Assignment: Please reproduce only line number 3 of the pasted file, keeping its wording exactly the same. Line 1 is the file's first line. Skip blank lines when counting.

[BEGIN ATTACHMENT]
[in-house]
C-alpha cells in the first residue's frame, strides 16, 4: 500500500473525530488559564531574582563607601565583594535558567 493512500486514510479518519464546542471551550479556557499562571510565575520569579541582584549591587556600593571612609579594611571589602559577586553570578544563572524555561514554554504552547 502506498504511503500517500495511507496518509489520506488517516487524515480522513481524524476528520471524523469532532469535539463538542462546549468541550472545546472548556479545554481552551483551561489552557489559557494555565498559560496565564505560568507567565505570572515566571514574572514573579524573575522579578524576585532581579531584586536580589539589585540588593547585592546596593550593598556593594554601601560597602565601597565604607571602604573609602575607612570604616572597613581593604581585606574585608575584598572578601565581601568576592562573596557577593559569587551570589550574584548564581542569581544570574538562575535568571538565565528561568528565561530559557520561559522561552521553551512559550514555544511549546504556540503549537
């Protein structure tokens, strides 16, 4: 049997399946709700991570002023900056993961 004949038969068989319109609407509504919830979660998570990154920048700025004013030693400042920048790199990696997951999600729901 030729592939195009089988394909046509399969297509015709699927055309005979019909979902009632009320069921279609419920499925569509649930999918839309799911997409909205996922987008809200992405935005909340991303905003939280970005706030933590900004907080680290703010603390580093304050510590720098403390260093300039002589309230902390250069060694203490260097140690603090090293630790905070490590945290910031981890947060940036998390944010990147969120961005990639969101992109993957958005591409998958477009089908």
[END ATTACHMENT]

């Protein structure tokens, strides 16, 4: 049997399946709700991570002023900056993961 004949038969068989319109609407509504919830979660998570990154920048700025004013030693400042920048790199990696997951999600729901 030729592939195009089988394909046509399969297509015709699927055309005979019909979902009632009320069921279609419920499925569509649930999918839309799911997409909205996922987008809200992405935005909340991303905003939280970005706030933590900004907080680290703010603390580093304050510590720098403390260093300039002589309230902390250069060694203490260097140690603090090293630790905070490590945290910031981890947060940036998390944010990147969120961005990639969101992109993957958005591409998958477009089908």